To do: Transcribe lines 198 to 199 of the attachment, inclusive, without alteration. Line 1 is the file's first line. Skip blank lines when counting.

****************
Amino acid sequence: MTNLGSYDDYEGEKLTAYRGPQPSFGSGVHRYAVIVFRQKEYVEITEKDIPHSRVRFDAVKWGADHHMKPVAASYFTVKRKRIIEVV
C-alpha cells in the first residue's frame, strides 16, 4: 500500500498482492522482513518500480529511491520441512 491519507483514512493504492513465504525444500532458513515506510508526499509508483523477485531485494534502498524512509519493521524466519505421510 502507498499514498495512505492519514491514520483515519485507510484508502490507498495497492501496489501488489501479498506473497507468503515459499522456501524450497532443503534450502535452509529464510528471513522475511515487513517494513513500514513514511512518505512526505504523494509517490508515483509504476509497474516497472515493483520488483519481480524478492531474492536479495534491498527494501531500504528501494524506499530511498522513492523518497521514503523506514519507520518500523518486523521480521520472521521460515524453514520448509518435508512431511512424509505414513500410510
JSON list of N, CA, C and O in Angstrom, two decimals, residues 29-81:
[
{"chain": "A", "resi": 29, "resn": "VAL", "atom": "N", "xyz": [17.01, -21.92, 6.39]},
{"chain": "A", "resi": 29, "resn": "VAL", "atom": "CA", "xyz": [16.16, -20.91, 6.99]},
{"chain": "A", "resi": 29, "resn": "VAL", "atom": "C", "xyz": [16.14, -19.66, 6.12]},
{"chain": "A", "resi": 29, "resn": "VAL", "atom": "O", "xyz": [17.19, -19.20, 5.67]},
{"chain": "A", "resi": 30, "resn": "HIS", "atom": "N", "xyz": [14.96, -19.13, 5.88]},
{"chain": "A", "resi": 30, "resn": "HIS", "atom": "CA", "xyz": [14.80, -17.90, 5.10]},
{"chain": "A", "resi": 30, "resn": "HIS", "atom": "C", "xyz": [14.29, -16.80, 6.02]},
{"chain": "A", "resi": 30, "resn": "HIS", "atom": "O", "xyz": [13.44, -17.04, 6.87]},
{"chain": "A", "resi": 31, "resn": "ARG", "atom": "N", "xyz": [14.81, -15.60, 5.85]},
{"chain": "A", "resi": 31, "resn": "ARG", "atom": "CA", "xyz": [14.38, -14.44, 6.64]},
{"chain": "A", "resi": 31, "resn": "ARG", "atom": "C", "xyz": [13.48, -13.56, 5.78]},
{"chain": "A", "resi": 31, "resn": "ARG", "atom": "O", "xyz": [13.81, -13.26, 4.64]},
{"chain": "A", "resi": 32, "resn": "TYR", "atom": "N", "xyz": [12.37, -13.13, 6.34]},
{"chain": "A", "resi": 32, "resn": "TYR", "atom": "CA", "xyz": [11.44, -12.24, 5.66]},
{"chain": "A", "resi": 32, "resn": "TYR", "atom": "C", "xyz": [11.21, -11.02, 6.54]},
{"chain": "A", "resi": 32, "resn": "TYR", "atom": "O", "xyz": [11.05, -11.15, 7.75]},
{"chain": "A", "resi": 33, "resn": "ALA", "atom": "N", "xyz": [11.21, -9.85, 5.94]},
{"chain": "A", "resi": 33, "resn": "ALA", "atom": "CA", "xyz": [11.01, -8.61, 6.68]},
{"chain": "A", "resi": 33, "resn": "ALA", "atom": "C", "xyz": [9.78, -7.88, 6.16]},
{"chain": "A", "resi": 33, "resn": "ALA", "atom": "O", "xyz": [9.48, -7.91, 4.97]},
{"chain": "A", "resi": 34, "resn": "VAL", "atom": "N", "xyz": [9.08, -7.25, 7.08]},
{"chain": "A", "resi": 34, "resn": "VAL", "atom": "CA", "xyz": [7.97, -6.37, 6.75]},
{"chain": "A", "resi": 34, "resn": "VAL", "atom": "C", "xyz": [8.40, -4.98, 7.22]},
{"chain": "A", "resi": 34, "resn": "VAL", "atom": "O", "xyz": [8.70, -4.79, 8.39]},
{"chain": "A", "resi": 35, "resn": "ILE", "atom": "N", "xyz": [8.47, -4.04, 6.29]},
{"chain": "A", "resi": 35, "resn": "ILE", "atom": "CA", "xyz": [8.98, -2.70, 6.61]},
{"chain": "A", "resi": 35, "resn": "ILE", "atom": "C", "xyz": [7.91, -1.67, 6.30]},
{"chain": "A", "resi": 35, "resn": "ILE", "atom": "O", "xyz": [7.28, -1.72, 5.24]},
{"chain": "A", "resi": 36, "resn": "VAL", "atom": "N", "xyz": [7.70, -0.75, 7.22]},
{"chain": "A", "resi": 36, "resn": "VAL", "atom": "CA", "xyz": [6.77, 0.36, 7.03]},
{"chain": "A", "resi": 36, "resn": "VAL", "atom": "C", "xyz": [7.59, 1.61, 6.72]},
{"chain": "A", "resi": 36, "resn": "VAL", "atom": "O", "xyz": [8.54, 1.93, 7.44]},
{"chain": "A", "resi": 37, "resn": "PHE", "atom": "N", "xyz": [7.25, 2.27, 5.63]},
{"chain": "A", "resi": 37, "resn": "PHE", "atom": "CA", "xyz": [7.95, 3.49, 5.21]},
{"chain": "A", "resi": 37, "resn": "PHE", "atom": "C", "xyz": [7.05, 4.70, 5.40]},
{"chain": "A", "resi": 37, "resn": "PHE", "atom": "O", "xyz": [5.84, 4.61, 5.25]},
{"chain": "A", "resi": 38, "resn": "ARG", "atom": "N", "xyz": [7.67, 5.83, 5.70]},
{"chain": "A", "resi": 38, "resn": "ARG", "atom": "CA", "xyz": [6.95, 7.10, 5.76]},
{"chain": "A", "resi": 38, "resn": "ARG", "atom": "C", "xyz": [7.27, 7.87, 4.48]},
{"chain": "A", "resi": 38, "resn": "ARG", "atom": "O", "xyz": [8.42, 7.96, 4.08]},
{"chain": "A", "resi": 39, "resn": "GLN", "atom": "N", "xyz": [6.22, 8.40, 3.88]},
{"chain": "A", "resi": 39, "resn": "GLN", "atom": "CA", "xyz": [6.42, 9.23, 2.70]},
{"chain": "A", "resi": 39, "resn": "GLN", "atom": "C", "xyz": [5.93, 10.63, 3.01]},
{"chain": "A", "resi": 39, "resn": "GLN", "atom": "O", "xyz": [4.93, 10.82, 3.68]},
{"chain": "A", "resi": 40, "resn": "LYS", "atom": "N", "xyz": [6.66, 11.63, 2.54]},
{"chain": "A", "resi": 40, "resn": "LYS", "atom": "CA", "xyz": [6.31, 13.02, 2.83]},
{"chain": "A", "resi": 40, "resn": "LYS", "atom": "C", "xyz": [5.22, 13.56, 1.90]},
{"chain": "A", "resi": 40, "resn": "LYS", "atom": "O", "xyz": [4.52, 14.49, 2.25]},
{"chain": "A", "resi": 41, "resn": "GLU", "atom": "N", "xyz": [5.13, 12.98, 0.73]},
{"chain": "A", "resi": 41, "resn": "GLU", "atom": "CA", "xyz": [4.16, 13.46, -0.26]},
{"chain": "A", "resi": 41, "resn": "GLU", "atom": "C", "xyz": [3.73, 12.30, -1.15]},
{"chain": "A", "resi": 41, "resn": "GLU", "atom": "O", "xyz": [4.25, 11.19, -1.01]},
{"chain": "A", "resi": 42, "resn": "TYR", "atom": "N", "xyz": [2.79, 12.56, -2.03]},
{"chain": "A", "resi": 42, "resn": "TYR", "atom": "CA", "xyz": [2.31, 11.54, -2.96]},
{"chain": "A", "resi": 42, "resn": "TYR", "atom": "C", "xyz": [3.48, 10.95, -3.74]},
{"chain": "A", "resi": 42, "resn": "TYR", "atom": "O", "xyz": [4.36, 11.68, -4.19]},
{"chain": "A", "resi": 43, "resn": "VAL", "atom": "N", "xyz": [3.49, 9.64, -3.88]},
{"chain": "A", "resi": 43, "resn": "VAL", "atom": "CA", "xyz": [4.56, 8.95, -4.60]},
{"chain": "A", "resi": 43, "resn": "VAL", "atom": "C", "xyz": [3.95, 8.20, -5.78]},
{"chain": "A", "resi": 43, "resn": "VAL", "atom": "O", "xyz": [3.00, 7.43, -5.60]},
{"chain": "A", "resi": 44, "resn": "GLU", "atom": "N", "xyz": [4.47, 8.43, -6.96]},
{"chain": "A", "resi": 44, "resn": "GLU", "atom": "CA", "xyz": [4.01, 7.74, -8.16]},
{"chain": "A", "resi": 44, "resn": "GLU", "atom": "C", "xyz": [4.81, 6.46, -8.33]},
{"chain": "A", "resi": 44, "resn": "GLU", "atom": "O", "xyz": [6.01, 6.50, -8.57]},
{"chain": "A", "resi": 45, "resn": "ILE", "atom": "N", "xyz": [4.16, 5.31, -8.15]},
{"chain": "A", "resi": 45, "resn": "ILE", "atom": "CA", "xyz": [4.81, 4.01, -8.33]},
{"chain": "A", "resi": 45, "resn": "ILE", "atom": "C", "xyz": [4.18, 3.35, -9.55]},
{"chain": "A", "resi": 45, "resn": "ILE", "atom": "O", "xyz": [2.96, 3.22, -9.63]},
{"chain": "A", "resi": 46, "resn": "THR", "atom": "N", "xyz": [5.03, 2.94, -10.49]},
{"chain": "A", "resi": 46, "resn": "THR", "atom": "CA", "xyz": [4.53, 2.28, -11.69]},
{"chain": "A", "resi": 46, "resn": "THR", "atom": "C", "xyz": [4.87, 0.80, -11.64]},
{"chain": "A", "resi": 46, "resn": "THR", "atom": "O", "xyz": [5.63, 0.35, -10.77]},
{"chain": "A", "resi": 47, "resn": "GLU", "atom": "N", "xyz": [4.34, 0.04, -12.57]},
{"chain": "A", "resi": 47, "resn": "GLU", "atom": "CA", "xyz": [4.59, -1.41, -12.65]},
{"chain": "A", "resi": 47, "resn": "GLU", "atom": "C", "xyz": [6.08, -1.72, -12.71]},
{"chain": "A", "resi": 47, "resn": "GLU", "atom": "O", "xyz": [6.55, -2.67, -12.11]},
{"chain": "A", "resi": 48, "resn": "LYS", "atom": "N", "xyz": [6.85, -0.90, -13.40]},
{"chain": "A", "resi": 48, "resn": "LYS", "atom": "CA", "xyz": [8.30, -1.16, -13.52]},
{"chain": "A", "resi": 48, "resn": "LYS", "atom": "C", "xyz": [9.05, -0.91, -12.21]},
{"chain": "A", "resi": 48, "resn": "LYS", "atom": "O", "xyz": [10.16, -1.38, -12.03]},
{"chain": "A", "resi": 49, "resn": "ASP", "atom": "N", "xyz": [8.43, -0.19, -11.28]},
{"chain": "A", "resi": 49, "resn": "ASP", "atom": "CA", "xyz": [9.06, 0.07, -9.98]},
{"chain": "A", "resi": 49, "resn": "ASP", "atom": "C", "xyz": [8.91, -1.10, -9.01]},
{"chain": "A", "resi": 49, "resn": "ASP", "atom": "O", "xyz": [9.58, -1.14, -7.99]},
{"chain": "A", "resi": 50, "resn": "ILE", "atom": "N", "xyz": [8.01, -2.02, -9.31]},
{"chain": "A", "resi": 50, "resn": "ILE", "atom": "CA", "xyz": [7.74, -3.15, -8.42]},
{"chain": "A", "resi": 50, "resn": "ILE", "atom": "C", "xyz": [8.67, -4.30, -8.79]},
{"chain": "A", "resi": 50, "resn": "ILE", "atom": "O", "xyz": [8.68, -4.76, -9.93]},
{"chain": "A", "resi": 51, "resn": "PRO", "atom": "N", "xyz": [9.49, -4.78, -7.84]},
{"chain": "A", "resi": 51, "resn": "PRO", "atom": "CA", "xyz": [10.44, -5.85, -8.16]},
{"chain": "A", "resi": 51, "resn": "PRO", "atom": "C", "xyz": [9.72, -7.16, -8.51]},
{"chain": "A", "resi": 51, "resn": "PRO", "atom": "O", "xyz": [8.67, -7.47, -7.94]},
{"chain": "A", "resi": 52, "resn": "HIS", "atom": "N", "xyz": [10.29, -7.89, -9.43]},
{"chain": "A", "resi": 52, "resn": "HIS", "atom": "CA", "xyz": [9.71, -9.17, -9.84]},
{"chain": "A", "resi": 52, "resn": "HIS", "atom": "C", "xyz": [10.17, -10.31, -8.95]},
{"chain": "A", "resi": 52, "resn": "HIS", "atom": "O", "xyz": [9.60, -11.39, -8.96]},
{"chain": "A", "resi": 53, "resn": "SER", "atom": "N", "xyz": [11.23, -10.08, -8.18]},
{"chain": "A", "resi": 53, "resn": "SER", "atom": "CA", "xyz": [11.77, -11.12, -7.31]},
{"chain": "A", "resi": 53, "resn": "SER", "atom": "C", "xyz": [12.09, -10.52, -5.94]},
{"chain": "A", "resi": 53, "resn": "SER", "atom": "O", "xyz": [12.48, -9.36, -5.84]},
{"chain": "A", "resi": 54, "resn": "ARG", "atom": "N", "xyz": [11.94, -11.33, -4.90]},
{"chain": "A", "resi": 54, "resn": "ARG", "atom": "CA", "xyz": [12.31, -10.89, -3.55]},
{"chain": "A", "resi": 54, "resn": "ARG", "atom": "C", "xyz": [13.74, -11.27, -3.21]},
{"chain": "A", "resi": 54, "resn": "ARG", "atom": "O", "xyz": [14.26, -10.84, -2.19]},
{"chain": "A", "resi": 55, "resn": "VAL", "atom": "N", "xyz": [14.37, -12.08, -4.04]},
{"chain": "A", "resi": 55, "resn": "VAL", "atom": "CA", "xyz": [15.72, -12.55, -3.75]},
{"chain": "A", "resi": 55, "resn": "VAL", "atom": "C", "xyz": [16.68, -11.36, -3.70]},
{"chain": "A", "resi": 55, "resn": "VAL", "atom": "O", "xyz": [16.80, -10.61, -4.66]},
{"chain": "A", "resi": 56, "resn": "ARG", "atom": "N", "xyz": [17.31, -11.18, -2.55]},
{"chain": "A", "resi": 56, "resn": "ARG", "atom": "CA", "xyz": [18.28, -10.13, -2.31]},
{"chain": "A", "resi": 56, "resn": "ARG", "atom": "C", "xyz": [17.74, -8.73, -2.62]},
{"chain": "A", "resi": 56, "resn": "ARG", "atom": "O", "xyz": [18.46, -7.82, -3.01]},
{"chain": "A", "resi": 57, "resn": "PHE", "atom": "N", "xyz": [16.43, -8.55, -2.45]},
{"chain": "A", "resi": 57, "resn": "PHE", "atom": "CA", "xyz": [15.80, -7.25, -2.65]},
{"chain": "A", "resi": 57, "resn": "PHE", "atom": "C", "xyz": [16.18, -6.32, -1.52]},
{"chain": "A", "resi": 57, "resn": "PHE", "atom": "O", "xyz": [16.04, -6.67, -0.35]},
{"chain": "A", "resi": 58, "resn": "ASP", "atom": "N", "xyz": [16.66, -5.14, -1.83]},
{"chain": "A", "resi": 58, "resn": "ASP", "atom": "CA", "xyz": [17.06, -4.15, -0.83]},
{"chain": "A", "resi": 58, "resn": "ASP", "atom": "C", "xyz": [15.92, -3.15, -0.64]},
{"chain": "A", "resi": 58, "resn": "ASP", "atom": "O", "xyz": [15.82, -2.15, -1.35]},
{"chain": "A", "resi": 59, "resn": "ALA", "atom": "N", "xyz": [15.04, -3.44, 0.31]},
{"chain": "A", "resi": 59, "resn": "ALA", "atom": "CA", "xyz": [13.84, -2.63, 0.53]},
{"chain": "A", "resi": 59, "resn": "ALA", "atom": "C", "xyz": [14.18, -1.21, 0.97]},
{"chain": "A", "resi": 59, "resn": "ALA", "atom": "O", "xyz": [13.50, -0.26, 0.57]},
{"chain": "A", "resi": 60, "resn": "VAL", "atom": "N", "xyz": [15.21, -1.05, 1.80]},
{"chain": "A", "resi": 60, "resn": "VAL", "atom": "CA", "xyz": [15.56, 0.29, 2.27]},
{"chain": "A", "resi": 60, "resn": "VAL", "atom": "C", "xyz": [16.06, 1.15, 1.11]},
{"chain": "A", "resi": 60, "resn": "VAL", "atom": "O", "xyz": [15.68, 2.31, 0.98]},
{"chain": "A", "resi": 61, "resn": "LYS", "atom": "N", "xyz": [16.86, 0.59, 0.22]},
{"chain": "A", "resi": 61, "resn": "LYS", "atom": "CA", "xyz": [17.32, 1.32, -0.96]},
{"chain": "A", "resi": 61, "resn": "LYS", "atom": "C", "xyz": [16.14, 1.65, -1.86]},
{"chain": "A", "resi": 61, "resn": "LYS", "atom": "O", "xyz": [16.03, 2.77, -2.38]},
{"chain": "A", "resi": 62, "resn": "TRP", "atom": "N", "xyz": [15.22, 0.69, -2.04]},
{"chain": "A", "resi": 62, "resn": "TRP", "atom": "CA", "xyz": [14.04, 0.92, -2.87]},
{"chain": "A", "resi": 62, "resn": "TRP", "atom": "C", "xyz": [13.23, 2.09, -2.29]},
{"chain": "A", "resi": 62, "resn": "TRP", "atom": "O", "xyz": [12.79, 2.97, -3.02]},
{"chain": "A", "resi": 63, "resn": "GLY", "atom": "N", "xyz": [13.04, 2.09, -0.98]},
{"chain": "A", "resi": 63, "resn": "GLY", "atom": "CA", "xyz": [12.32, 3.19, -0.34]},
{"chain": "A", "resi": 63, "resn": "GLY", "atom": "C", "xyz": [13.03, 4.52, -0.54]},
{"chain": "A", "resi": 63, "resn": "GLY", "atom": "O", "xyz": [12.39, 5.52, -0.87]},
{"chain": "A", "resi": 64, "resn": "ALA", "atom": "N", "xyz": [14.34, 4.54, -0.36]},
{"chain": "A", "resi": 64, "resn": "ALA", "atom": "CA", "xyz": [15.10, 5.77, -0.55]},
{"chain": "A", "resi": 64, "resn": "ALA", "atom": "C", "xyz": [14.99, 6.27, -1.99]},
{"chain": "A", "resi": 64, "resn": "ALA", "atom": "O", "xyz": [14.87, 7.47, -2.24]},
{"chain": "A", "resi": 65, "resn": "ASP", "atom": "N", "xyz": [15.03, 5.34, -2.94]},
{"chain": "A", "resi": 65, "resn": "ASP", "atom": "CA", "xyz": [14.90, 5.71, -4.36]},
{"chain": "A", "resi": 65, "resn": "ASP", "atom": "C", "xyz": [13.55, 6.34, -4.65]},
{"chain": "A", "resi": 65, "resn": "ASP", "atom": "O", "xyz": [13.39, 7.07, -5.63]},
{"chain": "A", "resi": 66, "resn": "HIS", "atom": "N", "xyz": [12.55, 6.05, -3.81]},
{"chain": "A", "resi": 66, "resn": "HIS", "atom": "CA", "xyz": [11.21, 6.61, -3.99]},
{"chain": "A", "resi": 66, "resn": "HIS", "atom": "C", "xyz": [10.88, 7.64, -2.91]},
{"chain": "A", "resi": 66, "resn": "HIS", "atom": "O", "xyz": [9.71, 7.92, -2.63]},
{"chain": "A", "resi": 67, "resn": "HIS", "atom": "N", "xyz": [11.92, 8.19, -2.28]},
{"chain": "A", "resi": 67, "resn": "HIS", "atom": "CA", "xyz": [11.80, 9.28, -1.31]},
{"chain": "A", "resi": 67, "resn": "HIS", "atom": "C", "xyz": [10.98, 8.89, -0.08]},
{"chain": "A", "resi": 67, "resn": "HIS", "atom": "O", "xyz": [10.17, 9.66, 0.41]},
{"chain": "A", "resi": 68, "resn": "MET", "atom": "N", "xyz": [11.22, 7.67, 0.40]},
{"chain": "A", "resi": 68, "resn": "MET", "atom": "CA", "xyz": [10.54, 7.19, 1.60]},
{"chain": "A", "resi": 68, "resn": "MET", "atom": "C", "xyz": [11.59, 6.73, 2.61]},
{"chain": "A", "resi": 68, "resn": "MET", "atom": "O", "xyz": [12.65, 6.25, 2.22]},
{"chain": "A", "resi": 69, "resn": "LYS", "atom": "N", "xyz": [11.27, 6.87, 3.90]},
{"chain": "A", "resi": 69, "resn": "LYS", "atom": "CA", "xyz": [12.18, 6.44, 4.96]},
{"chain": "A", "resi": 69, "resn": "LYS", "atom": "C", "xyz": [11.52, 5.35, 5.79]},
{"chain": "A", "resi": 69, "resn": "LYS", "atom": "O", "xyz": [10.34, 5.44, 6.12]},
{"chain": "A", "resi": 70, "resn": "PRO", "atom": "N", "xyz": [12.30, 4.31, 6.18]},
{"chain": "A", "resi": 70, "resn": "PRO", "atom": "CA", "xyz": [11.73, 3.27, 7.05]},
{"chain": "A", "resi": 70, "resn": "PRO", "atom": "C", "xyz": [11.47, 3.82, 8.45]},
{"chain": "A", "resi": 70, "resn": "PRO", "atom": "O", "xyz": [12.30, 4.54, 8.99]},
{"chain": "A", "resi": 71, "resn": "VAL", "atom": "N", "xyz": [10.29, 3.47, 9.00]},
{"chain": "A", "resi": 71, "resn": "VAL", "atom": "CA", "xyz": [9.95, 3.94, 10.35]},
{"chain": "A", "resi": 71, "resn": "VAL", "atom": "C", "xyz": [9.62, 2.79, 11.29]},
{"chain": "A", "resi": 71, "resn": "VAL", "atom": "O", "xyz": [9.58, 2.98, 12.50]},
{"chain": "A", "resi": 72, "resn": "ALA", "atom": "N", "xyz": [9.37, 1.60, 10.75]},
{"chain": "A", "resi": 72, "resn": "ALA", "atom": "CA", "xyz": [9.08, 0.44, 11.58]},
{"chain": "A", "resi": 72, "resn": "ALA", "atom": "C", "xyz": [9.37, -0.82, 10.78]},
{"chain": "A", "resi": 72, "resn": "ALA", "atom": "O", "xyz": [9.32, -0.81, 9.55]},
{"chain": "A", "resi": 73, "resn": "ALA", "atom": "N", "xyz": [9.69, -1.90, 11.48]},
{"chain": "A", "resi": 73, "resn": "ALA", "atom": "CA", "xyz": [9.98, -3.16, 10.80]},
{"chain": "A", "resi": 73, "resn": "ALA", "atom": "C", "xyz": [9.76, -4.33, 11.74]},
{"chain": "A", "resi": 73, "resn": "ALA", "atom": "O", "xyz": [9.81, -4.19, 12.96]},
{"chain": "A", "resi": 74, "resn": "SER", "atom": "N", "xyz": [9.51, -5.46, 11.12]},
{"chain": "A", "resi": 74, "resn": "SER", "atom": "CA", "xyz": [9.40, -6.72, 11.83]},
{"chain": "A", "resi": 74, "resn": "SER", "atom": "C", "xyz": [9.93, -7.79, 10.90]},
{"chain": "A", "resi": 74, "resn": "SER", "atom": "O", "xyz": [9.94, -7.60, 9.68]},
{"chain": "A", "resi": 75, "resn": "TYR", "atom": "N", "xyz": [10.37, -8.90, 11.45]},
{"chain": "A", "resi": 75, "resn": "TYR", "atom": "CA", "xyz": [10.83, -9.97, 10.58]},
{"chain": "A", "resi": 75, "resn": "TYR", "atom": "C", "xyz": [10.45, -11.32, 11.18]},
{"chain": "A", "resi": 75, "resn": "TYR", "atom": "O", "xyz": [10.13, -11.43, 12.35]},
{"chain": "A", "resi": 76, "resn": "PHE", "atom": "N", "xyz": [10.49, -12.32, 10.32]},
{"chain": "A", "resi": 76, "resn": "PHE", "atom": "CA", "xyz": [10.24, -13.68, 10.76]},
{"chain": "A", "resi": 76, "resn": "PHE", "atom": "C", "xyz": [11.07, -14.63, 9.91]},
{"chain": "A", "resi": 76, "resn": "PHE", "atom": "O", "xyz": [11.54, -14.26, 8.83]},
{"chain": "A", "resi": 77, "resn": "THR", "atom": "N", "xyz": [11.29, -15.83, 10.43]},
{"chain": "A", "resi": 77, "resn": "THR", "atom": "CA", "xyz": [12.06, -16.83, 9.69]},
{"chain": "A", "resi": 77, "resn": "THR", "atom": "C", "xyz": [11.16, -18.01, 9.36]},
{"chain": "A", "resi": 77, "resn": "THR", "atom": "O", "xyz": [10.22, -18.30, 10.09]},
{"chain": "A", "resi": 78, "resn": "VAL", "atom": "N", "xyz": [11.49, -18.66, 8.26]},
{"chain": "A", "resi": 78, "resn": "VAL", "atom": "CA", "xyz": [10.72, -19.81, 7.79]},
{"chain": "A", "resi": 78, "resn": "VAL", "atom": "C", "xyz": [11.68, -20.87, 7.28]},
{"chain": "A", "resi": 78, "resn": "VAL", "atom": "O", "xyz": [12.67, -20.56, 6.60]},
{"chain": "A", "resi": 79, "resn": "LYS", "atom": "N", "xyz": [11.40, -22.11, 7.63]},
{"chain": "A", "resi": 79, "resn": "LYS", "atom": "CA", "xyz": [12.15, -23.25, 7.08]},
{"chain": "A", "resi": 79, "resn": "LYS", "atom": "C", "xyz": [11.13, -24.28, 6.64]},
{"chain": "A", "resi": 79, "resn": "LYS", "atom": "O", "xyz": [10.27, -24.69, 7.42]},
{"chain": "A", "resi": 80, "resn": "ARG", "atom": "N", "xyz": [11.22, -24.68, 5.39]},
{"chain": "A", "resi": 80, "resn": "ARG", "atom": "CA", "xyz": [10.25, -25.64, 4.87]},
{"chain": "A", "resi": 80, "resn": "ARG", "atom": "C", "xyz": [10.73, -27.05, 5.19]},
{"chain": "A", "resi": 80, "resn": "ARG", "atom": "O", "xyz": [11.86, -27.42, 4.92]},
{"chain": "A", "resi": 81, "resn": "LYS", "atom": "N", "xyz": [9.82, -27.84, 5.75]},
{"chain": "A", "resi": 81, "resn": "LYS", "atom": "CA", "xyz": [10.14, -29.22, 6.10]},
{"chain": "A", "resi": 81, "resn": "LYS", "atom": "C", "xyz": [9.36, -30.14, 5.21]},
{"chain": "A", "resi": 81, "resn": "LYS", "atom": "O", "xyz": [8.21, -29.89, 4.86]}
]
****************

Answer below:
{"chain": "A", "resi": 77, "resn": "THR", "atom": "CA", "xyz": [12.06, -16.83, 9.69]},
{"chain": "A", "resi": 77, "resn": "THR", "atom": "C", "xyz": [11.16, -18.01, 9.36]},